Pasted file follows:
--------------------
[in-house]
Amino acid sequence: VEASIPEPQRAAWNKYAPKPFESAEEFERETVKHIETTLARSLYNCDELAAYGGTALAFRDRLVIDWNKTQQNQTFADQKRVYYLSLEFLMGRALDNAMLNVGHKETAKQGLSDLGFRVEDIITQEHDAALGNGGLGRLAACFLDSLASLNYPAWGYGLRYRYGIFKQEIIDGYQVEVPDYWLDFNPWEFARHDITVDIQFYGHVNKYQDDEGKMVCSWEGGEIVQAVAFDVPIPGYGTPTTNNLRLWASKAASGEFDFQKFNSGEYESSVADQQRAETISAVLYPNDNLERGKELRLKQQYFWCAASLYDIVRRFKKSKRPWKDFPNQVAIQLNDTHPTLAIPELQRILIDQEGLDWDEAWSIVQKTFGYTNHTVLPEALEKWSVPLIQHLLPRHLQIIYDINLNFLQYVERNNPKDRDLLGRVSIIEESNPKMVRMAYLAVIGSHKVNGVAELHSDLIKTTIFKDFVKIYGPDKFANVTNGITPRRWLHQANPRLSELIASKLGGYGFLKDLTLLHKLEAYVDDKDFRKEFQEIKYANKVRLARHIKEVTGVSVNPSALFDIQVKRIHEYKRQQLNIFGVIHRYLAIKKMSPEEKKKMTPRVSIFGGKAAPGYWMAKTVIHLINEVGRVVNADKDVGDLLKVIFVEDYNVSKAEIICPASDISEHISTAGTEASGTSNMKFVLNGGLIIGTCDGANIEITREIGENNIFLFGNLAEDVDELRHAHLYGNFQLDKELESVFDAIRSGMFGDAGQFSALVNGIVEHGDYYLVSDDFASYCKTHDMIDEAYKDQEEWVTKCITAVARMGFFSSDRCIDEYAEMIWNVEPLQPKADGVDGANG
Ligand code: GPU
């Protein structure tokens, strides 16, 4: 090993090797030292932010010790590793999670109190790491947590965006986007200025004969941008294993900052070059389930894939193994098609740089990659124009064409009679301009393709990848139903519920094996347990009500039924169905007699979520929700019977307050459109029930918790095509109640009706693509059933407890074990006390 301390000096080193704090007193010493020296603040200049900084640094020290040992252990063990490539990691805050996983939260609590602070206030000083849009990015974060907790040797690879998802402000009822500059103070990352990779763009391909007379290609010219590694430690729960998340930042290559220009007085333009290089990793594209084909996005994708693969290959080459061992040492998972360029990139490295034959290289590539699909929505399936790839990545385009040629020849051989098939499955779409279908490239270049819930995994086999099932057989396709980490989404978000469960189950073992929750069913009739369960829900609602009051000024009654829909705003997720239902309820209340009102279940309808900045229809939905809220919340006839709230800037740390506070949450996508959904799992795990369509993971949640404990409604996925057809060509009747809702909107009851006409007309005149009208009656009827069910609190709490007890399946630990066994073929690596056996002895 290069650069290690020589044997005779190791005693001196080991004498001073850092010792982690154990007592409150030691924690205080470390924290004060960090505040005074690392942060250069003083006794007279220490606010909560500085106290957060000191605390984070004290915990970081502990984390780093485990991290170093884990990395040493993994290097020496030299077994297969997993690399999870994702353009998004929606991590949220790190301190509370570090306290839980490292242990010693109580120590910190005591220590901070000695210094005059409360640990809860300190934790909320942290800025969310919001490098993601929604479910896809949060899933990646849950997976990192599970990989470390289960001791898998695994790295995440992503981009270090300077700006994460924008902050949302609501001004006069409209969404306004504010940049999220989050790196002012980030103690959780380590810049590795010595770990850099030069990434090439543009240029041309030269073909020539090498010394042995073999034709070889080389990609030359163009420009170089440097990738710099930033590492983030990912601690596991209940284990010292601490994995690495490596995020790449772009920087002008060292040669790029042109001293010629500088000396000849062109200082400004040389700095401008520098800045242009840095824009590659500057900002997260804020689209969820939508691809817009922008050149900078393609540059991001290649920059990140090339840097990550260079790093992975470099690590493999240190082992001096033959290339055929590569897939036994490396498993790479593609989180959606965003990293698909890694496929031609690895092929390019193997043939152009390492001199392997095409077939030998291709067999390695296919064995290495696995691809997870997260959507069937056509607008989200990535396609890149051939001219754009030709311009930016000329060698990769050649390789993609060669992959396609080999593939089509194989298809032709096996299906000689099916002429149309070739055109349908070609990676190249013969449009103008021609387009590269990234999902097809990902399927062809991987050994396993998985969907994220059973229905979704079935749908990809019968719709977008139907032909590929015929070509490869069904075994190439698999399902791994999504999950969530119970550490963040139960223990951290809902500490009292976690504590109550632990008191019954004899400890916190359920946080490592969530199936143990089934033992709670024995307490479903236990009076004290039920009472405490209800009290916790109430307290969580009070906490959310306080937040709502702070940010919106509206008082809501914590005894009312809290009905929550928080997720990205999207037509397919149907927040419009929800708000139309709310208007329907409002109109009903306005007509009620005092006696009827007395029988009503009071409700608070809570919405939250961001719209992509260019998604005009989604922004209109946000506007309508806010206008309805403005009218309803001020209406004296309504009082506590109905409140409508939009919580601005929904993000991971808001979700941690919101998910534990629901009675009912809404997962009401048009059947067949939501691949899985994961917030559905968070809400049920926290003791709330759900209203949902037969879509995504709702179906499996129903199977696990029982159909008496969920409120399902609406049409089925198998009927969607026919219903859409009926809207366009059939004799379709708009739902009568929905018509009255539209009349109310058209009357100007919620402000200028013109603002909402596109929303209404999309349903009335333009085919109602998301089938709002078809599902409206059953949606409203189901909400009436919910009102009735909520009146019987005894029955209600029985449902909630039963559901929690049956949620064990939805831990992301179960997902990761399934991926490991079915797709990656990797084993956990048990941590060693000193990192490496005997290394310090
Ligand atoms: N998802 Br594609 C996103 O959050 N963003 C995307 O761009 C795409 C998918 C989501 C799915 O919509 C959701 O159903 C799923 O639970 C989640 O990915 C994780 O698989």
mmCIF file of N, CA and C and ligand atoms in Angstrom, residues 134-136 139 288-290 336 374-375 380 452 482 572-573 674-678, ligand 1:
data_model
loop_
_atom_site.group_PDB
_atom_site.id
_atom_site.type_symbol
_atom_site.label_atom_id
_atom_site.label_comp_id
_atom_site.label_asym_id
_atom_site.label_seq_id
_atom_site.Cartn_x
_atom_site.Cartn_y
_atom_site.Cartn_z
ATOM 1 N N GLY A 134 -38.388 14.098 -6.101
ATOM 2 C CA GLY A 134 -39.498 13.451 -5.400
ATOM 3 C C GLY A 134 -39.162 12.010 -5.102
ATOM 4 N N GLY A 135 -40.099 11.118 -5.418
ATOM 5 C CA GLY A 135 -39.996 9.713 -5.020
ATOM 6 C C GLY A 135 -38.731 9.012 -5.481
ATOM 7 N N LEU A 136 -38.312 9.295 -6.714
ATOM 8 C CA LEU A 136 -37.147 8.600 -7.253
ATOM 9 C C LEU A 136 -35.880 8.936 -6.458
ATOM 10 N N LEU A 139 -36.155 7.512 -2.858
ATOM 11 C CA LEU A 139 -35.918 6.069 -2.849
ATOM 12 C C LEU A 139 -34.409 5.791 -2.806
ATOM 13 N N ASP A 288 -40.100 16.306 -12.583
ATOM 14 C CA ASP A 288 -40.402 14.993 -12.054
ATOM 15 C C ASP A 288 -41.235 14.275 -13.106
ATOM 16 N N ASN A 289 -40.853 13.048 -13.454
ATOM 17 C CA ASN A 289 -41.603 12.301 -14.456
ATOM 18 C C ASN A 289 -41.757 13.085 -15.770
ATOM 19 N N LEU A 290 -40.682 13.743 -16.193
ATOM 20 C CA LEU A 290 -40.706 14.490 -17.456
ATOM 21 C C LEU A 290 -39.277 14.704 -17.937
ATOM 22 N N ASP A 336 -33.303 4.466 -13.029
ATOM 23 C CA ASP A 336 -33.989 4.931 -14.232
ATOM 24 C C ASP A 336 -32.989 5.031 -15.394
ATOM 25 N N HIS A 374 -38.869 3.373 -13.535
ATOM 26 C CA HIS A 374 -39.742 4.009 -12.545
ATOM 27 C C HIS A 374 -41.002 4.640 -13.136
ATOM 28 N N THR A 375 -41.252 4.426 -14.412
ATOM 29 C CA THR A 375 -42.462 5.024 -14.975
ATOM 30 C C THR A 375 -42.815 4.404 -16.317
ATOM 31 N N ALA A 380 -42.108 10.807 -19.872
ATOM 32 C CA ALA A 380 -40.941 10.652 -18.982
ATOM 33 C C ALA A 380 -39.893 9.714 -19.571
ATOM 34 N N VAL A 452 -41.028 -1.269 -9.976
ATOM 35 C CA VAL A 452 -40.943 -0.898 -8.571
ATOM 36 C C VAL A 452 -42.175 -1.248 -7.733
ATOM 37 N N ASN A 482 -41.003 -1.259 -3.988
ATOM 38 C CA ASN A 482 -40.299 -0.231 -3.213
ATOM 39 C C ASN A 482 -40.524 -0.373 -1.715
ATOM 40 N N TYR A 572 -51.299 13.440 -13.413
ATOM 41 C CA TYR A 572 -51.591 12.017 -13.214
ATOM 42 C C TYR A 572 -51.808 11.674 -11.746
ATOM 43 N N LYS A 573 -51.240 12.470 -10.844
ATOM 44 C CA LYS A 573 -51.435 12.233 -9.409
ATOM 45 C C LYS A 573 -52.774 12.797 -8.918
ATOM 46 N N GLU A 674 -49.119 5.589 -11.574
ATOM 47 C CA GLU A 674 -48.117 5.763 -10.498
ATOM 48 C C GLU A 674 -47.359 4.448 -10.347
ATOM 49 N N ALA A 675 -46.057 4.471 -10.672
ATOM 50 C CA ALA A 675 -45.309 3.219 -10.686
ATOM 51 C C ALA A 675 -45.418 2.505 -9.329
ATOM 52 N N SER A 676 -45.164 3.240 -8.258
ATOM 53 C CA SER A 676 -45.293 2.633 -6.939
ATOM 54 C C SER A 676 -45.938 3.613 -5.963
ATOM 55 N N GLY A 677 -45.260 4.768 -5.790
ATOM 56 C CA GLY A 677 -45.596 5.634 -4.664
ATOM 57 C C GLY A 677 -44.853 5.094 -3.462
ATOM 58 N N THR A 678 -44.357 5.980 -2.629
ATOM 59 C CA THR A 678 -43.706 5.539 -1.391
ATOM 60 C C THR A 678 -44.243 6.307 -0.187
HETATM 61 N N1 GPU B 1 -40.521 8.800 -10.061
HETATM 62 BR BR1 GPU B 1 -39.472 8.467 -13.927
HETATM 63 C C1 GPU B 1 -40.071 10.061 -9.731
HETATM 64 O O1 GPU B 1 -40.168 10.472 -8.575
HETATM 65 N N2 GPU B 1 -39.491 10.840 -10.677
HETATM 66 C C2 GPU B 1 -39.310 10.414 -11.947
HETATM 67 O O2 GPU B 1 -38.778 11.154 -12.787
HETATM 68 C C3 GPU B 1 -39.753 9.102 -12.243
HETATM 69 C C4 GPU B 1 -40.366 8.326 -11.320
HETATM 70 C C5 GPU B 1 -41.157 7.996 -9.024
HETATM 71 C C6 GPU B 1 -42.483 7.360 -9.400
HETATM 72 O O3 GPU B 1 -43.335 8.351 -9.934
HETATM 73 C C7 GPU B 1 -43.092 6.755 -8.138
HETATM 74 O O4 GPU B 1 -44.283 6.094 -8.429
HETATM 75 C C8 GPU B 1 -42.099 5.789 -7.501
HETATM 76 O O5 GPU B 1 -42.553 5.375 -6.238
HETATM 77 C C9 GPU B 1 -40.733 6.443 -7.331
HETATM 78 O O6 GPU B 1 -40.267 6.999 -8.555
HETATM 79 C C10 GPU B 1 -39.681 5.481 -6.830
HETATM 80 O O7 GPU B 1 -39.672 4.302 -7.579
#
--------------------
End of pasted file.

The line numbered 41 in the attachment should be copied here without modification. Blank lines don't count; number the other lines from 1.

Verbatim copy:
ATOM 23 C CA ASP A 336 -33.989 4.931 -14.232